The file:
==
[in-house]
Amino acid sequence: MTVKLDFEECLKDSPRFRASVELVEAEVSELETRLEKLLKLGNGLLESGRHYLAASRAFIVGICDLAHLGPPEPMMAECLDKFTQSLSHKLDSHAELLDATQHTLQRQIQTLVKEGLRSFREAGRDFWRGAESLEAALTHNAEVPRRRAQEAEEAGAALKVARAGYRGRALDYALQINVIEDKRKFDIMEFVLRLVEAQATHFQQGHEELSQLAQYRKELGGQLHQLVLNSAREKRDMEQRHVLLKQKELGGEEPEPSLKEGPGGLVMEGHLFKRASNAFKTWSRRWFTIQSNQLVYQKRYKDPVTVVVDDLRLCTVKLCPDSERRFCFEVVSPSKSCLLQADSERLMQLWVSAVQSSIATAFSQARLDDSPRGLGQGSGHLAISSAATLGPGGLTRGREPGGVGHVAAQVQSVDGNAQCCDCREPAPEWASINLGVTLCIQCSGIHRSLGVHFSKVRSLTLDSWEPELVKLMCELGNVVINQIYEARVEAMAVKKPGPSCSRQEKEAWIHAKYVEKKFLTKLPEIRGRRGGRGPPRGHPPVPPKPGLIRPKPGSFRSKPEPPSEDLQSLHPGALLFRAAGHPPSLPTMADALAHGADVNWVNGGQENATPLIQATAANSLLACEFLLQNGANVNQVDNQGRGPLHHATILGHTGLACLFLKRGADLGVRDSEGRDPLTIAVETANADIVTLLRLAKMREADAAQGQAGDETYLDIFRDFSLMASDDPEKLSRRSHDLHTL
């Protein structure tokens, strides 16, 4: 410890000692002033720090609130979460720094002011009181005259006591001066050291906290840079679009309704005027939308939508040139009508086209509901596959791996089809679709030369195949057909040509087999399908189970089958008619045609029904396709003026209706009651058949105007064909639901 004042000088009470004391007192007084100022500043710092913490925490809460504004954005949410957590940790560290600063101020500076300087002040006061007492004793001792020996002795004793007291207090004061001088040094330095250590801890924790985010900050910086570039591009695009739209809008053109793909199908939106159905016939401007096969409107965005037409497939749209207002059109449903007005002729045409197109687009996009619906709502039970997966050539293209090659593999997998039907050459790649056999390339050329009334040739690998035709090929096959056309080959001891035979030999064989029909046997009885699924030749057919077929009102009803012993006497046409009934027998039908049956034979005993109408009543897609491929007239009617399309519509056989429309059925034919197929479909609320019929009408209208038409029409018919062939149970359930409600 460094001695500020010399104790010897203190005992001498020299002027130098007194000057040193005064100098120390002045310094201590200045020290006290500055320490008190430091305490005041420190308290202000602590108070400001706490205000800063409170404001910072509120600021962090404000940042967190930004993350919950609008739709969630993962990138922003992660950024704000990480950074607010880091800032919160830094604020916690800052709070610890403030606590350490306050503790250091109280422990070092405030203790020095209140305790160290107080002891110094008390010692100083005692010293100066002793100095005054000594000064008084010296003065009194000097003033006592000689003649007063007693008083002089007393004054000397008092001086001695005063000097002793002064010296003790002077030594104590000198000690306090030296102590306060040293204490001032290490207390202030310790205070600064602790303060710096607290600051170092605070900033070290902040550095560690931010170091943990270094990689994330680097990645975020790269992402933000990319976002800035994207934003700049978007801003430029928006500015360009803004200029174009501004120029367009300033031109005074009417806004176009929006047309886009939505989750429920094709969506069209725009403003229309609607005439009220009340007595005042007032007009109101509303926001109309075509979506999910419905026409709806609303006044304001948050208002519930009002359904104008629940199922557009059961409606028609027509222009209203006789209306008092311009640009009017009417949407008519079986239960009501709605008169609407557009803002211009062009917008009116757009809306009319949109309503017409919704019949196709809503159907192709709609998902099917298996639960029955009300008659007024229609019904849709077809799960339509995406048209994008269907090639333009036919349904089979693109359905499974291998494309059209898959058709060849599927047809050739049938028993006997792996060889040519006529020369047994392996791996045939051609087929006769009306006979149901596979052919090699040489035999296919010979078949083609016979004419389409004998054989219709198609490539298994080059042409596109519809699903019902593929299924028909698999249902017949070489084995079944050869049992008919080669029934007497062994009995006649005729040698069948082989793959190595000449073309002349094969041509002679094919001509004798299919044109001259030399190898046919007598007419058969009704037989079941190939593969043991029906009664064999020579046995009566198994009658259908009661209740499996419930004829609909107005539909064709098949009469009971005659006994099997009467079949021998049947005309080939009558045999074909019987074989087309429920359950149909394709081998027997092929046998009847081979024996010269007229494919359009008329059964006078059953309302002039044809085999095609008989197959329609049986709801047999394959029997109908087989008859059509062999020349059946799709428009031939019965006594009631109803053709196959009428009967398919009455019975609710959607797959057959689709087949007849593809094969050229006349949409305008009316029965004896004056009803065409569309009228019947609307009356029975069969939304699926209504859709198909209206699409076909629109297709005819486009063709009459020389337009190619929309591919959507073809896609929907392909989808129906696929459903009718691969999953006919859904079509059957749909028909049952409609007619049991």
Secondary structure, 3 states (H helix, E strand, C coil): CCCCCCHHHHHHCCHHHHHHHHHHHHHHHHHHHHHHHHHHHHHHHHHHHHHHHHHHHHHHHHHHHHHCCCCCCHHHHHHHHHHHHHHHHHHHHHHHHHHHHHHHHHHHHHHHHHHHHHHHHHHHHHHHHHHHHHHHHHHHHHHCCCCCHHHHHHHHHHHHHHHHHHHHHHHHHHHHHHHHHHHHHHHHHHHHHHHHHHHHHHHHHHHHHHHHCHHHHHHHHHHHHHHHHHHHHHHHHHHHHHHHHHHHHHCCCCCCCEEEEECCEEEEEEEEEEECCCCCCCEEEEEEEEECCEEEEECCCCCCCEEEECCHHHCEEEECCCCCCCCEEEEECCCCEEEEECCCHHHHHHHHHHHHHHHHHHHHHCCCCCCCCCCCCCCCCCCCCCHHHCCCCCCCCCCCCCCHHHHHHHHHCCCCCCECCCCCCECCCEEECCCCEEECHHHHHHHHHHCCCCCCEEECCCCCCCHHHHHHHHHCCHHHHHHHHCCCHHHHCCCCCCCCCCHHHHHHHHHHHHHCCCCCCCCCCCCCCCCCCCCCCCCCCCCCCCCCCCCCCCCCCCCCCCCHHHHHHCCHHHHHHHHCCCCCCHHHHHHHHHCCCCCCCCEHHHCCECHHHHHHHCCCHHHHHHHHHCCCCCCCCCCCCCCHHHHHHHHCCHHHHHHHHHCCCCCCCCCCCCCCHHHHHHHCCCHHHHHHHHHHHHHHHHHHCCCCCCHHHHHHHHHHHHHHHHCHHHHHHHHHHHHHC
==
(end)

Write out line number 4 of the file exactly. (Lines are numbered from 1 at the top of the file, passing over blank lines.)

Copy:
Secondary structure, 3 states (H helix, E strand, C coil): CCCCCCHHHHHHCCHHHHHHHHHHHHHHHHHHHHHHHHHHHHHHHHHHHHHHHHHHHHHHHHHHHHHCCCCCCHHHHHHHHHHHHHHHHHHHHHHHHHHHHHHHHHHHHHHHHHHHHHHHHHHHHHHHHHHHHHHHHHHHHHHCCCCCHHHHHHHHHHHHHHHHHHHHHHHHHHHHHHHHHHHHHHHHHHHHHHHHHHHHHHHHHHHHHHHHCHHHHHHHHHHHHHHHHHHHHHHHHHHHHHHHHHHHHHCCCCCCCEEEEECCEEEEEEEEEEECCCCCCCEEEEEEEEECCEEEEECCCCCCCEEEECCHHHCEEEECCCCCCCCEEEEECCCCEEEEECCCHHHHHHHHHHHHHHHHHHHHHCCCCCCCCCCCCCCCCCCCCCHHHCCCCCCCCCCCCCCHHHHHHHHHCCCCCCECCCCCCECCCEEECCCCEEECHHHHHHHHHHCCCCCCEEECCCCCCCHHHHHHHHHCCHHHHHHHHCCCHHHHCCCCCCCCCCHHHHHHHHHHHHHCCCCCCCCCCCCCCCCCCCCCCCCCCCCCCCCCCCCCCCCCCCCCCCCHHHHHHCCHHHHHHHHCCCCCCHHHHHHHHHCCCCCCCCEHHHCCECHHHHHHHCCCHHHHHHHHHCCCCCCCCCCCCCCHHHHHHHHCCHHHHHHHHHCCCCCCCCCCCCCCHHHHHHHCCCHHHHHHHHHHHHHHHHHHCCCCCCHHHHHHHHHHHHHHHHCHHHHHHHHHHHHHC